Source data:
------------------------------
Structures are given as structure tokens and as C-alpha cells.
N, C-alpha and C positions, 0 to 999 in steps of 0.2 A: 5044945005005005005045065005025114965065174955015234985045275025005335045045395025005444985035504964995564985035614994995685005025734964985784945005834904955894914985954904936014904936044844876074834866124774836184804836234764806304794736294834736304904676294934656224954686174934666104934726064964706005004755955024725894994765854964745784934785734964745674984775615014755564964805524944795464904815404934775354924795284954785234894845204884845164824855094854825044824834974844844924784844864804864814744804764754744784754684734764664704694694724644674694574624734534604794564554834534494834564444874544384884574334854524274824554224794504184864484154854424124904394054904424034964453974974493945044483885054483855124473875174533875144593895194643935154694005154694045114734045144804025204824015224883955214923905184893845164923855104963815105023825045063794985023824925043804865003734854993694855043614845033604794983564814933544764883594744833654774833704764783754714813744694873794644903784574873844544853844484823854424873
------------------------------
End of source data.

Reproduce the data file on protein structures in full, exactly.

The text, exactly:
Structures are given as structure tokens and as C-alpha cells.
N, C-alpha and C positions, 0 to 999 in steps of 0.2 A: 5044945005005005005045065005025114965065174955015234985045275025005335045045395025005444985035504964995564985035614994995685005025734964985784945005834904955894914985954904936014904936044844876074834866124774836184804836234764806304794736294834736304904676294934656224954686174934666104934726064964706005004755955024725894994765854964745784934785734964745674984775615014755564964805524944795464904815404934775354924795284954785234894845204884845164824855094854825044824834974844844924784844864804864814744804764754744784754684734764664704694694724644674694574624734534604794564554834534494834564444874544384884574334854524274824554224794504184864484154854424124904394054904424034964453974974493945044483885054483855124473875174533875144593895194643935154694005154694045114734045144804025204824015224883955214923905184893845164923855104963815105023825045063794985023824925043804865003734854993694855043614845033604794983564814933544764883594744833654774833704764783754714813744694873794644903784574873844544853844484823854424873